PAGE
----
Postural orthostatic tachycardia syndrome

Douglas J Lanska MD FAAN MS MSPH (Dr. Lanska of the Great Lakes VA Healthcare System and the University of Wisconsin School of Medicine and Public Health has no relevant financial relationships to disclose.)
Originally released February 20, 2008; last updated February 7, 2017; expires February 7, 2020

This article includes discussion of POT syndrome, central hyperadrenergic POTS, mast cell activation disorders, neuropathic POTS, and POTS. The foregoing terms may include synonyms, similar disorders, variations in usage, and abbreviations.

Overview

The author explains the clinical presentation, pathophysiology, diagnostic workup, and management of postural orthostatic tachycardia syndrome (POTS), an often disabling syndrome of symptomatic orthostatic tachycardia in the absence of orthostatic hypotension. POTS is a restricted sympathetic dysautonomia with neuropathic and central forms resulting from a constellation of different disorders. Although there is no universally effective therapy for postural orthostatic tachycardia syndrome, pharmacological treatment can include beta-blocking agents to blunt orthostatic increases in heart rate, alpha-adrenergic agents to increase peripheral vascular resistance, mineralocorticoid agents to increase blood volume, and serotonin reuptake inhibitors.

Key points

 

• Postural orthostatic tachycardia syndrome (POTS) is an often-disabling syndrome of symptomatic orthostatic tachycardia in the absence of orthostatic hypotension.

 

• POTS is a restricted sympathetic dysautonomia with neuropathic and central forms resulting from a constellation of different disorders.

 

• The symptoms of postural orthostatic tachycardia syndrome suggest a hyperadrenergic state and impaired cerebral perfusion.

 

• In addition to the orthostatic tachycardia, physical findings in postural orthostatic tachycardia syndrome can include a murmur or click of mitral valve prolapse (although significant mitral regurgitation is unusual) and prominent dependent acrocyanosis.

 

• There is no universally effective therapy for postural orthostatic tachycardia syndrome.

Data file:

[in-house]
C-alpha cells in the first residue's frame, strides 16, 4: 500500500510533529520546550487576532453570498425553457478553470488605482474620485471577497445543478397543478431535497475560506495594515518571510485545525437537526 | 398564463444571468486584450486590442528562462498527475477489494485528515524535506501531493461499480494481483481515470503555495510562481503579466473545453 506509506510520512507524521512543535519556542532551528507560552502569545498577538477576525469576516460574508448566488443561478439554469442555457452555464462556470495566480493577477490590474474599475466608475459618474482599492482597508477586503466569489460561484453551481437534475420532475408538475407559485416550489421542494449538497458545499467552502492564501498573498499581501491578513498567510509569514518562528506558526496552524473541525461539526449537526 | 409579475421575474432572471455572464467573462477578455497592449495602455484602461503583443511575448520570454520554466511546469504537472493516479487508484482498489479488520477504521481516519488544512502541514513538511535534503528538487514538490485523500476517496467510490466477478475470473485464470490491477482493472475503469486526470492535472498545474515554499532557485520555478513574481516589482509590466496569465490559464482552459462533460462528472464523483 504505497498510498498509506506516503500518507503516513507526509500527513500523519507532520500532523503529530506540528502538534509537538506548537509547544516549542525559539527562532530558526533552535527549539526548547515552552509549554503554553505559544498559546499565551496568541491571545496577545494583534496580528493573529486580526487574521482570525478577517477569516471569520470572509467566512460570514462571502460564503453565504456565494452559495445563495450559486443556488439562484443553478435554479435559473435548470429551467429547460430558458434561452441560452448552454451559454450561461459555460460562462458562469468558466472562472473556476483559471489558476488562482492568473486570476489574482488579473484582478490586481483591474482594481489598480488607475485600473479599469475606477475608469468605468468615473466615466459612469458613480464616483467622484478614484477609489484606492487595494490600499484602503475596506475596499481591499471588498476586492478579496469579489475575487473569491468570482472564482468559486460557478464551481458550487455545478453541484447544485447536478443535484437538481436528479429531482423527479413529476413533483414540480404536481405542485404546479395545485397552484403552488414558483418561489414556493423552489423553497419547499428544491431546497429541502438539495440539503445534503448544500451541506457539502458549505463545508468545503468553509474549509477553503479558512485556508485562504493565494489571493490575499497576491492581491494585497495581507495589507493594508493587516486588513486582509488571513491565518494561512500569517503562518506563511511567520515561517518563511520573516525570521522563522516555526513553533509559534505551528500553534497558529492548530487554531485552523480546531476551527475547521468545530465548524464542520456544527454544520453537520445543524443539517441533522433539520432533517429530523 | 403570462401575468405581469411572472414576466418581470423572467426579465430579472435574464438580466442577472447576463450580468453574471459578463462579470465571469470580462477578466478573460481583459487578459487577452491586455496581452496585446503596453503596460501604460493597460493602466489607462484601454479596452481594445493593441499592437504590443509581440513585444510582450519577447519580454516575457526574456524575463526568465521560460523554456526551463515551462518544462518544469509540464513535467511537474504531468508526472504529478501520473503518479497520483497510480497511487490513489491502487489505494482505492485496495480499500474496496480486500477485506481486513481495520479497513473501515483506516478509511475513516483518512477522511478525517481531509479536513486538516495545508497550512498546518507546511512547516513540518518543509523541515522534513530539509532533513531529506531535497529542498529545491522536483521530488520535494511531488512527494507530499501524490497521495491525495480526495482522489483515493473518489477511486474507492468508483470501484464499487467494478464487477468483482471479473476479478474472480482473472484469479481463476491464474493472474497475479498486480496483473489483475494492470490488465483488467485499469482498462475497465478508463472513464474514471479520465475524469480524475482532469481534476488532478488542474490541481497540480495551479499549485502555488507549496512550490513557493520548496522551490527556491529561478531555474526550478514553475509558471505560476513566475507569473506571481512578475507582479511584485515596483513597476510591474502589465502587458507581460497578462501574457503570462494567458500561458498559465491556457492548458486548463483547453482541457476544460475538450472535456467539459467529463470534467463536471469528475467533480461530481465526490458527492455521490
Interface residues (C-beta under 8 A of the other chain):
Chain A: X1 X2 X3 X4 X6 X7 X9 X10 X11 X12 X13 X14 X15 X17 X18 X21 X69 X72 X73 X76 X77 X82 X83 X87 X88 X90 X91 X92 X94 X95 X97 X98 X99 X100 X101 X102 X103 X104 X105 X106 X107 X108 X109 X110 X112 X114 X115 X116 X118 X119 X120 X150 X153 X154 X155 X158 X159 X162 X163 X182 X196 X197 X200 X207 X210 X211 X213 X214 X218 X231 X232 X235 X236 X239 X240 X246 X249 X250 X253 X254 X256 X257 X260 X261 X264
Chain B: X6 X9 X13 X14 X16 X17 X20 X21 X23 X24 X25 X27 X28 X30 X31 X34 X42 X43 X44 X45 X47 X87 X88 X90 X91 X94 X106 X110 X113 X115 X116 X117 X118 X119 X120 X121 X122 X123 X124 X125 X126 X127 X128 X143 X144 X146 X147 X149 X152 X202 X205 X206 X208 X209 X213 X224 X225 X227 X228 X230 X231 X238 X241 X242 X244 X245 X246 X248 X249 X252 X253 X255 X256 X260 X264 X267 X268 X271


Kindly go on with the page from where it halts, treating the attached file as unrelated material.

• Nonpharmacological treatment can include increasing fluid/salt intake, increasing aerobic exercise, lower-extremity strength training, and compression stockings, as well as counseling and training for management of pain or anxiety and family education.

 

• Pharmacological treatment can include beta-blocking agents to blunt orthostatic increases in heart rate, alpha-adrenergic agents to increase peripheral vascular resistance, mineralocorticoid agents to increase blood volume, and serotonin reuptake inhibitors.

Historical note and terminology

Postural orthostatic tachycardia syndrome (POTS) is an often disabling syndrome of symptomatic orthostatic tachycardia in the absence of orthostatic hypotension. POTS is a restricted sympathetic dysautonomia with neuropathic and central forms resulting from a constellation of different disorders. The syndrome has also been called orthostatic tachycardia, orthostatic intolerance, idiopathic orthostatic intolerance and postural tachycardia, neurocirculatory asthenia, mitral valve prolapse syndrome, irritable heart, and soldier's heart, among others. There is also clinical overlap with chronic fatigue syndrome, especially in adolescent cases (Stewart and Weldon 2000; Ocon et al 2012; Okamoto et al 2012; Reynolds et al 2014), although patients with both conditions apparently represent a specific subset of those with chronic fatigue syndrome (Reynolds et al 2014).

The content you are trying to view is available only to logged in, current MedLink Neurology subscribers.

If you are a subscriber, please log in.

If you are a former subscriber or have registered before, please log in first and then click select a Service Plan or contact Subscriber Services. Site license users, click the Site License Acces link on the Homepage at an authorized computer.

If you have never registered before, click Learn More about MedLink Neurology  or view available Service Plans.